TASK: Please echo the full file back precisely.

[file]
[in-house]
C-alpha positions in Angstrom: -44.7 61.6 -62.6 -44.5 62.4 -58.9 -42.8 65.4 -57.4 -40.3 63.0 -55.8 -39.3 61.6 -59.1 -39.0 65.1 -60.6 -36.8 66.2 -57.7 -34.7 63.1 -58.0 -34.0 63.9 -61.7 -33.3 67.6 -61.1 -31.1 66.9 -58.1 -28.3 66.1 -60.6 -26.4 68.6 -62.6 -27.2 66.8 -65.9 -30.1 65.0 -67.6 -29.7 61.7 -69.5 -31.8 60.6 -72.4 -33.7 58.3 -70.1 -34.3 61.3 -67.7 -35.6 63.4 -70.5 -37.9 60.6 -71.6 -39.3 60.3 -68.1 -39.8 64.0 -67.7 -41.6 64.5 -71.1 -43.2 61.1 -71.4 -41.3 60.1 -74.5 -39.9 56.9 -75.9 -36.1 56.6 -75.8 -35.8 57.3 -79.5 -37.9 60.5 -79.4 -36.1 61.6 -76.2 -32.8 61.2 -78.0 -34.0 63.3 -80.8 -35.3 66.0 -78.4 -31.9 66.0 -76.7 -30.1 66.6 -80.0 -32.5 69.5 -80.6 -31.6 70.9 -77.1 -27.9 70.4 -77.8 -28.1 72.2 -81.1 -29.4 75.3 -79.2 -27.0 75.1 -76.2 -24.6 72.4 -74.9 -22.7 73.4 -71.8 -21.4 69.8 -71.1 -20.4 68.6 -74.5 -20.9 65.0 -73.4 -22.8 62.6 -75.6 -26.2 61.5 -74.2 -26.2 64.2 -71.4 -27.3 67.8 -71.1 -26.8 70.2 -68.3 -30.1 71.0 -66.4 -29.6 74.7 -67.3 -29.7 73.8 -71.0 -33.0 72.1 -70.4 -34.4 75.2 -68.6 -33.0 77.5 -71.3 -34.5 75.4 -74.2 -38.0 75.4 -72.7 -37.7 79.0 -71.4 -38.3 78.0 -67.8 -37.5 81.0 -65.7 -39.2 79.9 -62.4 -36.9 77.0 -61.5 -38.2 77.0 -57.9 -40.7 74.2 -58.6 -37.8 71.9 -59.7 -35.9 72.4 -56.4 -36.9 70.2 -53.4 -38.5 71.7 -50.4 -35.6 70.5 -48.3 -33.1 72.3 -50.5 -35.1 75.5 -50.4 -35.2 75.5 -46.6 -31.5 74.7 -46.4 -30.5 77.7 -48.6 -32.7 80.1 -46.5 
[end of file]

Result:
[in-house]
C-alpha positions in Angstrom: -44.7 61.6 -62.6 -44.5 62.4 -58.9 -42.8 65.4 -57.4 -40.3 63.0 -55.8 -39.3 61.6 -59.1 -39.0 65.1 -60.6 -36.8 66.2 -57.7 -34.7 63.1 -58.0 -34.0 63.9 -61.7 -33.3 67.6 -61.1 -31.1 66.9 -58.1 -28.3 66.1 -60.6 -26.4 68.6 -62.6 -27.2 66.8 -65.9 -30.1 65.0 -67.6 -29.7 61.7 -69.5 -31.8 60.6 -72.4 -33.7 58.3 -70.1 -34.3 61.3 -67.7 -35.6 63.4 -70.5 -37.9 60.6 -71.6 -39.3 60.3 -68.1 -39.8 64.0 -67.7 -41.6 64.5 -71.1 -43.2 61.1 -71.4 -41.3 60.1 -74.5 -39.9 56.9 -75.9 -36.1 56.6 -75.8 -35.8 57.3 -79.5 -37.9 60.5 -79.4 -36.1 61.6 -76.2 -32.8 61.2 -78.0 -34.0 63.3 -80.8 -35.3 66.0 -78.4 -31.9 66.0 -76.7 -30.1 66.6 -80.0 -32.5 69.5 -80.6 -31.6 70.9 -77.1 -27.9 70.4 -77.8 -28.1 72.2 -81.1 -29.4 75.3 -79.2 -27.0 75.1 -76.2 -24.6 72.4 -74.9 -22.7 73.4 -71.8 -21.4 69.8 -71.1 -20.4 68.6 -74.5 -20.9 65.0 -73.4 -22.8 62.6 -75.6 -26.2 61.5 -74.2 -26.2 64.2 -71.4 -27.3 67.8 -71.1 -26.8 70.2 -68.3 -30.1 71.0 -66.4 -29.6 74.7 -67.3 -29.7 73.8 -71.0 -33.0 72.1 -70.4 -34.4 75.2 -68.6 -33.0 77.5 -71.3 -34.5 75.4 -74.2 -38.0 75.4 -72.7 -37.7 79.0 -71.4 -38.3 78.0 -67.8 -37.5 81.0 -65.7 -39.2 79.9 -62.4 -36.9 77.0 -61.5 -38.2 77.0 -57.9 -40.7 74.2 -58.6 -37.8 71.9 -59.7 -35.9 72.4 -56.4 -36.9 70.2 -53.4 -38.5 71.7 -50.4 -35.6 70.5 -48.3 -33.1 72.3 -50.5 -35.1 75.5 -50.4 -35.2 75.5 -46.6 -31.5 74.7 -46.4 -30.5 77.7 -48.6 -32.7 80.1 -46.5 